I never thought I’d say this, but I miss Bill’s Bourke Book Club. Ever since the current situation started up, our book club meetings have been adjourned. While it’s true that Bill’s choices are on the self-help side of the spectrum, the books include a lot of naughty words and some vaguely sexual language. Basically, I can relate to the books because they read like a drunken conversation you’d have with a smart stranger at a house you’ll never find again.
Because my parents were culturally and artistically permissive, my book and music selections were never restricted. In short, I didn’t feel the need to rebel (not in that arena, anyway). As a result of my upbringing, the concept of censorship was alien to me. When I found out what “censorship” meant, I was appalled and confused. This isn’t genius psychology, but even I knew that if you tell someone not to do a specific something, the forbidden activity becomes more attractive.
For example, in 1989, 2 Live Crew’s third record, As Nasty as They Wanna Be, was released. Later that year, it was banned. After that, it went Double Platinum. It was not a good record, and yet, it became 2 Live Crew’s best seller. So, if it wasn’t good, how could it have been so popular? The simple answer is that a prohibited apple tastes so much sweeter – even if one must endure bad cadence, a lack of rhythm, cheap samples and playground lyrics.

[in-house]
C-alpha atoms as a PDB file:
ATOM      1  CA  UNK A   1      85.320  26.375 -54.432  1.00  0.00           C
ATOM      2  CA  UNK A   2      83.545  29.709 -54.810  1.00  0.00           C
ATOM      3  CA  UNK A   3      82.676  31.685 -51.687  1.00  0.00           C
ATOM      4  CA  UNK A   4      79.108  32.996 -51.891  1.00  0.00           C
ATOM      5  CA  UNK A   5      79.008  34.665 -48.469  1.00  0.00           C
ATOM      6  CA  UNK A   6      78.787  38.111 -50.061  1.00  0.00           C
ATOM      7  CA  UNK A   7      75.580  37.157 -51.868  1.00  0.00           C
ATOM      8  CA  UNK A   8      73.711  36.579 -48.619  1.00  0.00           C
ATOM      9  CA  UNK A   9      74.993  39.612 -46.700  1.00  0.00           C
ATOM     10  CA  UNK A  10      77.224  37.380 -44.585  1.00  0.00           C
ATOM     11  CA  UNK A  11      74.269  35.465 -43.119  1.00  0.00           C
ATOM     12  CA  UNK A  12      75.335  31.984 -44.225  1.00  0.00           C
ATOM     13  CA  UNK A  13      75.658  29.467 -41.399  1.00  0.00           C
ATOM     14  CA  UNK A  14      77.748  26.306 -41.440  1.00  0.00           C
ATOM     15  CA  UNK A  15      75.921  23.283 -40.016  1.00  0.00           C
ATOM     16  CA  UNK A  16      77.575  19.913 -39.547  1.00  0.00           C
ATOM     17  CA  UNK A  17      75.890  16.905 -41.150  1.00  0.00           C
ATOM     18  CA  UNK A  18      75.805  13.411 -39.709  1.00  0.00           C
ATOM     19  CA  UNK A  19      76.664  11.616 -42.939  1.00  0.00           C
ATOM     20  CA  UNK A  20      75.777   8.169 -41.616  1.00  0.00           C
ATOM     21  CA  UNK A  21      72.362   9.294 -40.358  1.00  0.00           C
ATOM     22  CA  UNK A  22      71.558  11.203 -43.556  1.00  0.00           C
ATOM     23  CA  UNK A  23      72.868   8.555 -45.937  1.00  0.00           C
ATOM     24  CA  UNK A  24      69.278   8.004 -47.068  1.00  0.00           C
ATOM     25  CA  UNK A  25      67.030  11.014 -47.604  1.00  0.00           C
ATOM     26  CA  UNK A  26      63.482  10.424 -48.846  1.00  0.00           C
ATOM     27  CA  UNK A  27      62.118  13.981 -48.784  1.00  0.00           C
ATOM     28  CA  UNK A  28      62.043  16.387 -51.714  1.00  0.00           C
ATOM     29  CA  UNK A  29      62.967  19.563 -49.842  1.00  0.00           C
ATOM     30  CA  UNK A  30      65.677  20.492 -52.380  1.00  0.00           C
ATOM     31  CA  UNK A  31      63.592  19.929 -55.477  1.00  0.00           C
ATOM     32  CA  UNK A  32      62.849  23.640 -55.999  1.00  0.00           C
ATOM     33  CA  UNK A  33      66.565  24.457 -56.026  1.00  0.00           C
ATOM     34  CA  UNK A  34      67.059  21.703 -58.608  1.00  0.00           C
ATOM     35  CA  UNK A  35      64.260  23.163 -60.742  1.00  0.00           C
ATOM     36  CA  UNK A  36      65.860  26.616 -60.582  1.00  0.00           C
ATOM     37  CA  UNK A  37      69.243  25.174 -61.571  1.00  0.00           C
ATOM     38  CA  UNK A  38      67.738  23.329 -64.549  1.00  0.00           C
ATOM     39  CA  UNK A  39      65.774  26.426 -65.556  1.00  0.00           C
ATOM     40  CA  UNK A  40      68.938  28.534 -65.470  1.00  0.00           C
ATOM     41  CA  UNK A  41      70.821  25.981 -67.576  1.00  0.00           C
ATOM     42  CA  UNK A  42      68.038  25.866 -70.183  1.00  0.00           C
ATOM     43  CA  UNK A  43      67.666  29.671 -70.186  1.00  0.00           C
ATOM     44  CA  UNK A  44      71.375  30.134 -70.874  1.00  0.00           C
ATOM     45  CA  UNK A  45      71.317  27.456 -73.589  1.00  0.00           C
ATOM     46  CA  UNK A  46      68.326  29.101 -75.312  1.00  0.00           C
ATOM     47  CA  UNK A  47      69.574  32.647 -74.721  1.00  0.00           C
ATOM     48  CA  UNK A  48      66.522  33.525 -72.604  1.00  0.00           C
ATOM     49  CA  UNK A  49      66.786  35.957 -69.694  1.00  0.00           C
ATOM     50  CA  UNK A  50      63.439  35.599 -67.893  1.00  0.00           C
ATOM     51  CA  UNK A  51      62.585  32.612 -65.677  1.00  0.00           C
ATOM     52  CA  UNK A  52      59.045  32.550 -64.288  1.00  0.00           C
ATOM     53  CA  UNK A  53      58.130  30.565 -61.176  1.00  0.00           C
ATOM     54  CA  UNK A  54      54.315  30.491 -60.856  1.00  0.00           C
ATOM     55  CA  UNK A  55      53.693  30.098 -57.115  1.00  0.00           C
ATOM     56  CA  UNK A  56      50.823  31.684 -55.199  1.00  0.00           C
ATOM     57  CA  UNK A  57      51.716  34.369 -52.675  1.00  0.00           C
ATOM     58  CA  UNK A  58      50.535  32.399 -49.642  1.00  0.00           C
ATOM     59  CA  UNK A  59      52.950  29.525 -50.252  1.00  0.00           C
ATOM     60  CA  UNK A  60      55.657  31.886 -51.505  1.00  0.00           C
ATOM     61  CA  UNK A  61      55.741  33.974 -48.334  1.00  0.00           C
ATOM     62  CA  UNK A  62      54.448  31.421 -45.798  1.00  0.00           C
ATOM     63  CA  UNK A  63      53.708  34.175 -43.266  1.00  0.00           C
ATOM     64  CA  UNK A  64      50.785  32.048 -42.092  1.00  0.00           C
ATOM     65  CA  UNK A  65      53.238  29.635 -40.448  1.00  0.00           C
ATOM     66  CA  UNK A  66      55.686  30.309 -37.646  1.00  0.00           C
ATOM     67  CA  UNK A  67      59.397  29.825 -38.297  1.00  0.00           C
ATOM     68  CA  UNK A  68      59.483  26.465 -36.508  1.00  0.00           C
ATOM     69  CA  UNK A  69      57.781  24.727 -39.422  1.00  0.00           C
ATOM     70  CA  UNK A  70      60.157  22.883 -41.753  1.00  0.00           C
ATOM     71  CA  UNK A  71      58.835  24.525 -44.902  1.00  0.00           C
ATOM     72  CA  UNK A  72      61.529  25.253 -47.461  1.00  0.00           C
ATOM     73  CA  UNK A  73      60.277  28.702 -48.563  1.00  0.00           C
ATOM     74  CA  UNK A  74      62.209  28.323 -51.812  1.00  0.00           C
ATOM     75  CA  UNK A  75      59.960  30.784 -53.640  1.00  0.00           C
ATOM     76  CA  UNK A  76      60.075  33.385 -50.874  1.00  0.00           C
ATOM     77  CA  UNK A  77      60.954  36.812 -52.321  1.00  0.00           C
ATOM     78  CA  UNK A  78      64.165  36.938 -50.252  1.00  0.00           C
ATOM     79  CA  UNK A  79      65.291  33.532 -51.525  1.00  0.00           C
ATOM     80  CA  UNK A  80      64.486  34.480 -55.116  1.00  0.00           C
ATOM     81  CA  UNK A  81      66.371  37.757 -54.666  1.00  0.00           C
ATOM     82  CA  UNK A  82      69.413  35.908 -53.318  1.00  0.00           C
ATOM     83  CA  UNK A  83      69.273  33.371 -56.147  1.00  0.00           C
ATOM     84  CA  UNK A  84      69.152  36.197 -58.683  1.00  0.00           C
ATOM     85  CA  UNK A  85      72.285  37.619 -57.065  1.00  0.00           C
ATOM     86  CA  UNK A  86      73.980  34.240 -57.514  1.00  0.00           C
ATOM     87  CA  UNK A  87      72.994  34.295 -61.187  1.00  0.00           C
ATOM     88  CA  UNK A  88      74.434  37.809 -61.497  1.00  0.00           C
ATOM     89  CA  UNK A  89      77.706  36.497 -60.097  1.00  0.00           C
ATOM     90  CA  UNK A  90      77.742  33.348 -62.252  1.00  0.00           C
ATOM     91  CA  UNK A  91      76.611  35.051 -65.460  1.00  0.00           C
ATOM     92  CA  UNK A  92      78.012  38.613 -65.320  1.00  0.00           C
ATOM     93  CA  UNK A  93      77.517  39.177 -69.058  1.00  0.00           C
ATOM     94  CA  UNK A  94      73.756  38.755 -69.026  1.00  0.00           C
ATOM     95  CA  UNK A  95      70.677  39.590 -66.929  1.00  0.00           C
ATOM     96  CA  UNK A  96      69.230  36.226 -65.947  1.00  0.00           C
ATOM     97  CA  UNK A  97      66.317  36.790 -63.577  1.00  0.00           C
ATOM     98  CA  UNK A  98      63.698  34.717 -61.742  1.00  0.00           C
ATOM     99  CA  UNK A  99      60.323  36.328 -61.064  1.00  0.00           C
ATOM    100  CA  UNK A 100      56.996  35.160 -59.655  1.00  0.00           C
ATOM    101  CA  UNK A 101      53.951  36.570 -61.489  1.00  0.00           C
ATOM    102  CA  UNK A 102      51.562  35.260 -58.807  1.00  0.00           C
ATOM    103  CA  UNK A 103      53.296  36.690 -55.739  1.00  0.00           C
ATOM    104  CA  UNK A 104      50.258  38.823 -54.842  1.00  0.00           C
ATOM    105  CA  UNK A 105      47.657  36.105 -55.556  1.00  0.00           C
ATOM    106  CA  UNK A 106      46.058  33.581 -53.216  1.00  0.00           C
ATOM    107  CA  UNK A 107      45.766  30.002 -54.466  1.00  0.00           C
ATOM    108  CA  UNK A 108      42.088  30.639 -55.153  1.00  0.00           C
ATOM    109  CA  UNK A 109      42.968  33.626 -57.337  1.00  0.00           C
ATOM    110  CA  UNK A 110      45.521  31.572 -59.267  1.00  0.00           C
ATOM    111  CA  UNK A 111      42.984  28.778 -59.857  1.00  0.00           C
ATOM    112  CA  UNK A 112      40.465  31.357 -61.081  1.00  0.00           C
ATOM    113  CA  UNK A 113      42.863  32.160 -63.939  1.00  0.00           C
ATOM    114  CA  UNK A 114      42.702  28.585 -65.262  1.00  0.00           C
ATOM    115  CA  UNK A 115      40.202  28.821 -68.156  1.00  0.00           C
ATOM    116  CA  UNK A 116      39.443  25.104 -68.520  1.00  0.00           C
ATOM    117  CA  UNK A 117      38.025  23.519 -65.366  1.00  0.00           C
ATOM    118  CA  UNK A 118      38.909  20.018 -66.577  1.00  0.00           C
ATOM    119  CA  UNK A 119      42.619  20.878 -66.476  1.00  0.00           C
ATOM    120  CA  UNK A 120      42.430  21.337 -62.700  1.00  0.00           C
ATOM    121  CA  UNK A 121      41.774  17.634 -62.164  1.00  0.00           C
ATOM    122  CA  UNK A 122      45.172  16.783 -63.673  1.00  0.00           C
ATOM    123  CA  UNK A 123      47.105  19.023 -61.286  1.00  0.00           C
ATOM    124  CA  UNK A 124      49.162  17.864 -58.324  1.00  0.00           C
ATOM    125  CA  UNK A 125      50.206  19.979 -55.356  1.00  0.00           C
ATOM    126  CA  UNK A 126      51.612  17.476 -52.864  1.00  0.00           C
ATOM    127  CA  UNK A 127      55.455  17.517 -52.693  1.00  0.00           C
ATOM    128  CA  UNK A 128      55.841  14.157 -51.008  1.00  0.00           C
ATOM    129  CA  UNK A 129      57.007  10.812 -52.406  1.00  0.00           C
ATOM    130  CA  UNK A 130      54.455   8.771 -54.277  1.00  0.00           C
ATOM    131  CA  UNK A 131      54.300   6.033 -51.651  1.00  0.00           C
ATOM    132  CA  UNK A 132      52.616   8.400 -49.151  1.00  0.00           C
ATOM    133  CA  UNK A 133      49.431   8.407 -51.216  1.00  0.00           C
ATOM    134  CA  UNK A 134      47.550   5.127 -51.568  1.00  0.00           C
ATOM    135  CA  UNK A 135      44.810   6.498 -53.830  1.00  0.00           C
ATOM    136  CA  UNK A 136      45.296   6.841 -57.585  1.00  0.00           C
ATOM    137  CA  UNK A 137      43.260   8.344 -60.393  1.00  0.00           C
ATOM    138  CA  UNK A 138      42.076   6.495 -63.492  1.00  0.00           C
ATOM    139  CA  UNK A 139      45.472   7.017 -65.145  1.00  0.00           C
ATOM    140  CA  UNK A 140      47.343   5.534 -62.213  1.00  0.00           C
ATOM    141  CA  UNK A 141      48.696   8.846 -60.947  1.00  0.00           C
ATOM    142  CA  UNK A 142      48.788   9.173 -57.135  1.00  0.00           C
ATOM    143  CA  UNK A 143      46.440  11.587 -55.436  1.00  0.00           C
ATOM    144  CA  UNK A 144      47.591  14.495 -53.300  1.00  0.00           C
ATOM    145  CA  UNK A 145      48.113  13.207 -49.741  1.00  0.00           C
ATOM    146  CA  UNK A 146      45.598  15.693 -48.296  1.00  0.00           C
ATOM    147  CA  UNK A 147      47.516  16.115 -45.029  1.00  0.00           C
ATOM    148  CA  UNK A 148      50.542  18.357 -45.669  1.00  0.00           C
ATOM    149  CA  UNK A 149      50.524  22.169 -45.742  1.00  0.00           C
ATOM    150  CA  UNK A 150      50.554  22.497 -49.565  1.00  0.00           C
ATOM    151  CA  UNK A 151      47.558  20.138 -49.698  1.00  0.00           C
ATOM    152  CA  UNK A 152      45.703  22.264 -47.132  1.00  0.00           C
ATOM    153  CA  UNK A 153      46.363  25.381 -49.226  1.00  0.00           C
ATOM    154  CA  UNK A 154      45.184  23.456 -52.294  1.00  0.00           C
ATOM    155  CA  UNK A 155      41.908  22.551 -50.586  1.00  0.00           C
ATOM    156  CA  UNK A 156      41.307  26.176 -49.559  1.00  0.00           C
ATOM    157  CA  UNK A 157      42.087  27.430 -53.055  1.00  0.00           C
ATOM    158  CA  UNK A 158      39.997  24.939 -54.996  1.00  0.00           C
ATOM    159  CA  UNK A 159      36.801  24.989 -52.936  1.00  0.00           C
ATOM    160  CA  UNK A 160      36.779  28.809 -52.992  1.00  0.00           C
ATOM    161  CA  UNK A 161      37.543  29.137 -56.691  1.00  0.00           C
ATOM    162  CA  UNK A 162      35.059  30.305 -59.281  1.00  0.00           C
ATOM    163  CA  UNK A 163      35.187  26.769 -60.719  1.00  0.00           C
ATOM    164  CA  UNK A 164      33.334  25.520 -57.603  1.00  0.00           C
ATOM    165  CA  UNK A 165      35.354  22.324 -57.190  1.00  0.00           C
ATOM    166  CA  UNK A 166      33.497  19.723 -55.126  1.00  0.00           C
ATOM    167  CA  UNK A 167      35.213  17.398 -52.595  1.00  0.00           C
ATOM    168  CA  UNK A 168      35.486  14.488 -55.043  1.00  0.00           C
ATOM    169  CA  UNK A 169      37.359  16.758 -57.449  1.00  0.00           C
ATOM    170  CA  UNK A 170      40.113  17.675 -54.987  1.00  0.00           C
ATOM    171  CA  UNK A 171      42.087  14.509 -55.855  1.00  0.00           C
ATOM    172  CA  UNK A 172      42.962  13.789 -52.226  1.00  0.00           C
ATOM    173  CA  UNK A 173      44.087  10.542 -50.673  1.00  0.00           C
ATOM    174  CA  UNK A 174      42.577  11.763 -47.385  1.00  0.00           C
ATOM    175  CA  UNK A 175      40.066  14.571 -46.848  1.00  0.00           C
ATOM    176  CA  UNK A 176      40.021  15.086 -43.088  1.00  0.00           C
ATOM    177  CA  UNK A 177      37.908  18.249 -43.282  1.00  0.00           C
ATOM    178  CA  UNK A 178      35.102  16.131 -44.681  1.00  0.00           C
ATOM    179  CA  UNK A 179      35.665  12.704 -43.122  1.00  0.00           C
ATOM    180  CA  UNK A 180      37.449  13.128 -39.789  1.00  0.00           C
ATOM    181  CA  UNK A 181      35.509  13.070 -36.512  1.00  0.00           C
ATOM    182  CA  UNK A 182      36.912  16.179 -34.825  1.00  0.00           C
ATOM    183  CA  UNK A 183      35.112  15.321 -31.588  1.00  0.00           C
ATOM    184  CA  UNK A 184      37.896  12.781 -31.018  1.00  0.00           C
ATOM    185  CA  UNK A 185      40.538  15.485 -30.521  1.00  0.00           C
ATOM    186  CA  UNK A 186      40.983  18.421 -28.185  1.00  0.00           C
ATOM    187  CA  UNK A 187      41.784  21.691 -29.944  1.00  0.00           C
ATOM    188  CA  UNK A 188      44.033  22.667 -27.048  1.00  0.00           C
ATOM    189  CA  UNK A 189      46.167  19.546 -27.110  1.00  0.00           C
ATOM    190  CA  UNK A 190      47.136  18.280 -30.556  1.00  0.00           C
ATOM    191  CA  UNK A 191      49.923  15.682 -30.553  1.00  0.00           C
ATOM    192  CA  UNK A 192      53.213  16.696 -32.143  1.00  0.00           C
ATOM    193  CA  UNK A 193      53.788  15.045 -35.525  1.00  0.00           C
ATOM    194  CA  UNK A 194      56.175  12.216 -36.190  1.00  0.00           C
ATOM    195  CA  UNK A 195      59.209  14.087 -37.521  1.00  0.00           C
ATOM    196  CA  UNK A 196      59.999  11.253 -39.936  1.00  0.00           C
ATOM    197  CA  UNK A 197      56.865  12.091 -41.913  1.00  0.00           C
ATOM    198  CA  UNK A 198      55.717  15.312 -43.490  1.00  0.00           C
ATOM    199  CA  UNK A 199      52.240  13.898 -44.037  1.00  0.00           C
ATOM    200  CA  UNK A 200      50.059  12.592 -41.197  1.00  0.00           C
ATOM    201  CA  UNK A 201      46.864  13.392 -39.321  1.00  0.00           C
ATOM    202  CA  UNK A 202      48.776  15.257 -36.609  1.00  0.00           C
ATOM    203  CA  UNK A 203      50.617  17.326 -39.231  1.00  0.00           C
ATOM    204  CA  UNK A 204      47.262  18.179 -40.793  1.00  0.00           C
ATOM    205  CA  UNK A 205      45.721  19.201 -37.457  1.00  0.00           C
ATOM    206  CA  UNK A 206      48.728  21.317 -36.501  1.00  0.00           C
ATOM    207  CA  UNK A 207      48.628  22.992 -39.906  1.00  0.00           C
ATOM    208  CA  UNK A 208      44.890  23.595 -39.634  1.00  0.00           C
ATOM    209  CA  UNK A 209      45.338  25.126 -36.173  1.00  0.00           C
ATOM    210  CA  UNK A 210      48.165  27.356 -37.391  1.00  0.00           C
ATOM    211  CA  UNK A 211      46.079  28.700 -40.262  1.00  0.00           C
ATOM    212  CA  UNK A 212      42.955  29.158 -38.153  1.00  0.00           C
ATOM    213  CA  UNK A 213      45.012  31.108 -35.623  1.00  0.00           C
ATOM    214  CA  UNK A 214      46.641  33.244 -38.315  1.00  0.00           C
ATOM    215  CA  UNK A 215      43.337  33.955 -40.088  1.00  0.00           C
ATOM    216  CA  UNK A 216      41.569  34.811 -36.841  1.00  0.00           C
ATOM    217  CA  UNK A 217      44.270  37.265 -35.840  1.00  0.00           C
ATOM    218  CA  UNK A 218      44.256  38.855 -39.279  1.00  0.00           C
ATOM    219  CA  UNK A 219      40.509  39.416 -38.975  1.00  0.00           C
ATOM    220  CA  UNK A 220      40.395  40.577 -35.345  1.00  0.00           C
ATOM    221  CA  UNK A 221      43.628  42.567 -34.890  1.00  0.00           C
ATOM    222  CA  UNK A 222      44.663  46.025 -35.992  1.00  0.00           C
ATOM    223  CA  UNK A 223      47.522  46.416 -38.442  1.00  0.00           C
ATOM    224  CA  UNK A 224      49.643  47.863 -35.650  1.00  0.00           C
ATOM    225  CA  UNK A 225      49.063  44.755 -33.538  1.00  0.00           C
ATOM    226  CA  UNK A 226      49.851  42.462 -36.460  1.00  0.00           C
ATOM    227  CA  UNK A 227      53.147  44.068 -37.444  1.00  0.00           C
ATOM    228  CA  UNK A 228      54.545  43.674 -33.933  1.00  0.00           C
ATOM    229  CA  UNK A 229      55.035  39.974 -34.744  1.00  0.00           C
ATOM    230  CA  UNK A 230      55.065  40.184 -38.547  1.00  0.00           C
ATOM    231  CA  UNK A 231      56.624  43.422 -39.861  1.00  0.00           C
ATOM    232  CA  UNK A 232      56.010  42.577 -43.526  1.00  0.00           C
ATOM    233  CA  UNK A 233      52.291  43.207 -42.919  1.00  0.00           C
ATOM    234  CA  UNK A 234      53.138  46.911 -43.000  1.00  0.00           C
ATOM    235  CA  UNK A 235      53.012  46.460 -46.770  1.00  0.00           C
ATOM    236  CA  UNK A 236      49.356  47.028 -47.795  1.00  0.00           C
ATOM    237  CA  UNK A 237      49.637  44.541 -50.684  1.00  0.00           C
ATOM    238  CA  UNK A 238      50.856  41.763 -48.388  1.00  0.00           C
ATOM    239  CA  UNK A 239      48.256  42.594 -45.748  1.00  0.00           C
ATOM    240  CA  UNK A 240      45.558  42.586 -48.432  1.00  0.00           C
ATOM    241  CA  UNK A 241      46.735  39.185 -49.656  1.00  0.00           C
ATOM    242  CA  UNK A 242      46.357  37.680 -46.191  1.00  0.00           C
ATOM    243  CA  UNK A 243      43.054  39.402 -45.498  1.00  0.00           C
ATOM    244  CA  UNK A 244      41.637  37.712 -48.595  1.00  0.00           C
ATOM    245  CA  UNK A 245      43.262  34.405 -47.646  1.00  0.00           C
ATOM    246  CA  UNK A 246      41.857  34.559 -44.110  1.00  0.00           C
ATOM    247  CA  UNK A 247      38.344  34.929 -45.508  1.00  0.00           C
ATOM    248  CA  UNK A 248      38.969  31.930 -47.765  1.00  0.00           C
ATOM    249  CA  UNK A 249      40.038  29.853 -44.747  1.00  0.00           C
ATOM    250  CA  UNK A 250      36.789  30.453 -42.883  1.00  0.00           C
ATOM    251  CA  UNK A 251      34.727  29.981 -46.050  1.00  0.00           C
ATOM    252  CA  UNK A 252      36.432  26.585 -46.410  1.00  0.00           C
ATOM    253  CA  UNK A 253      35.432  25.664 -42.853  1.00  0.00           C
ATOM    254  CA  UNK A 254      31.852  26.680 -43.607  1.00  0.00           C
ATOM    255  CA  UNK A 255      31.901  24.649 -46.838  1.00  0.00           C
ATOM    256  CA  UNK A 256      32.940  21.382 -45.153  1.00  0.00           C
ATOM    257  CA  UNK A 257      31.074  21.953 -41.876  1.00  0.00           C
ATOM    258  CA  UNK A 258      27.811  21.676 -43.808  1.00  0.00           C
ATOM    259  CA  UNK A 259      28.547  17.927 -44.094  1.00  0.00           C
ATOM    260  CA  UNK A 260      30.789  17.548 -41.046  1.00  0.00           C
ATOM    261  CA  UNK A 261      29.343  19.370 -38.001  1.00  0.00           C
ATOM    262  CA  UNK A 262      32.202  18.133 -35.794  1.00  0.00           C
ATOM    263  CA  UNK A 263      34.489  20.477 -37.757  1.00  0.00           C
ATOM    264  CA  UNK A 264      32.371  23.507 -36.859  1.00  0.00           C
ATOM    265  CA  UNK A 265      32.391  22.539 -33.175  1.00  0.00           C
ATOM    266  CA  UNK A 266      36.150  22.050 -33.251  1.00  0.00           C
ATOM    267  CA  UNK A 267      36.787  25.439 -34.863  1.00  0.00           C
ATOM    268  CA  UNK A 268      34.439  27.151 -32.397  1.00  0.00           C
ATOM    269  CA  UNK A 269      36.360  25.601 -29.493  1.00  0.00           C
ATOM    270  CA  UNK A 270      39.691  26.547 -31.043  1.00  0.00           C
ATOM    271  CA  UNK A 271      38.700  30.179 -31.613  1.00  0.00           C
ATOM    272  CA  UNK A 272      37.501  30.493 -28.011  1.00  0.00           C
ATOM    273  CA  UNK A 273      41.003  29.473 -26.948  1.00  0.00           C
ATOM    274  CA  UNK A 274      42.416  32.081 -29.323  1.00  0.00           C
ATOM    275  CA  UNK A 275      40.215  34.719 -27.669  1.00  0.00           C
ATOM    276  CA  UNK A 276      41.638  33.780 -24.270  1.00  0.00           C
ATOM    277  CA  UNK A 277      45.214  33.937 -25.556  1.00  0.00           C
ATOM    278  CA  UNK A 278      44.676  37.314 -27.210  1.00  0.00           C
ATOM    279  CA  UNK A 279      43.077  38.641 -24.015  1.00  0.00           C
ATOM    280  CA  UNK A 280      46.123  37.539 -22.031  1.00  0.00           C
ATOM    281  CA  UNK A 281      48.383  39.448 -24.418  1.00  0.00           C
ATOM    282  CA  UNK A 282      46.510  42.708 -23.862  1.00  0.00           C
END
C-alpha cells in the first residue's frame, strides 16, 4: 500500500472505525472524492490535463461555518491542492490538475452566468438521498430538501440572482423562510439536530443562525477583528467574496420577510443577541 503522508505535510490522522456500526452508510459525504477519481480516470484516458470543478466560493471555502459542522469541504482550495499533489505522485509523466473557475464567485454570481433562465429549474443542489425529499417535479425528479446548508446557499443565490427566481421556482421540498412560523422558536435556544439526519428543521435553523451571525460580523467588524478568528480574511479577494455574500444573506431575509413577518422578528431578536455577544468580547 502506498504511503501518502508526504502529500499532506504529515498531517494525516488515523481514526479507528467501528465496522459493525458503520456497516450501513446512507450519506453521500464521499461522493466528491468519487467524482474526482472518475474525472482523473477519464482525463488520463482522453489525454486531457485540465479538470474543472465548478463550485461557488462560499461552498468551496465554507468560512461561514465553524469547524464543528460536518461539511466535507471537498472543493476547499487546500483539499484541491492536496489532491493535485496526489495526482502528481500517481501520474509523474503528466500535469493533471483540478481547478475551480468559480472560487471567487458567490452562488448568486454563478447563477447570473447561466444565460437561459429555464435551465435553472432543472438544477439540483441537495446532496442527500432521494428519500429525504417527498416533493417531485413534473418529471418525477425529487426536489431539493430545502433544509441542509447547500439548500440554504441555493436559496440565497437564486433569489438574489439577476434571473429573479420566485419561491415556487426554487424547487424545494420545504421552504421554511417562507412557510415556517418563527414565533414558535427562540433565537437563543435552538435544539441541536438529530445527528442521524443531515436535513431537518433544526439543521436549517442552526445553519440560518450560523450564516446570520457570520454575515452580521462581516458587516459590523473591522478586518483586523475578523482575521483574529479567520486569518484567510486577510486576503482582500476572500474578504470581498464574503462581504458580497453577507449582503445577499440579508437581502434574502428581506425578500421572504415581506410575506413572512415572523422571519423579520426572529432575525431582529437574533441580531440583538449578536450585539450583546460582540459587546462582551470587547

The most glaring problem with censorship is that it is purely subjective. Take, for instance, The Catcher in the Rye, by J.D. Salinger. I read this book when I was 12 and I didn’t feel very traumatized when I was finished. I enjoyed it very much. However, this book, written in 1951, has been banned as recently as 2009 and was listed in the top ten most frequently banned books in schools and libraries, according to the American Library Association (Blogs.bl.uk). While it is a story about a sad, disenfranchised and lost young man, one sticking point was that Holden Caulfield liked to swear. We’re not talking about pure gutter language, but Holden did enjoy a GD here and there.
The biggest problem that censors had with this book was the fact that Holden Caulfield was an intelligent, well-to-do young man, attending an elite boarding school and yet, he still wasn’t happy. Holden’s parents cared little about his mental well-being and seemed more concerned about what the neighbors would say about his “erratic” behavior. When Holden’s brother passed away, his parents were more interested in attending parties than assisting their son to process the loss of his brother.
Basically, this book was banned because it was an indictment against distant and cold parenting. Also, Holden’s nihilistic viewpoint was scary in a time of economic advancement, happy kids and the end of war. What did these kids have to be upset about? This book was banned because it showed that treating kids like another new car or appliance was going to cause problems later.
No, I don’t like censorship. When reading something that I don’t agree with, I still enjoy that people have the right to air an opinion. If we live in an echo chamber that merely repeats our own ideas, we don’t grow. And if we’re not growing, well, then, I think we know what happens.
Your Bourke Accounting bookkeepers and tax preparers are not big on censorship. If you don’t agree with what your Bourke Accounting pro is doing, they want to hear your ideas. Bourke Accounting experts don’t want you to follow blindly because they happen to sit on the other side of the desk. Your opinion is welcomed and needed. We’re here to grow and change – what works for one might not work for you. We want you to be comfortable enough to speak your mind.
Written by Sue H.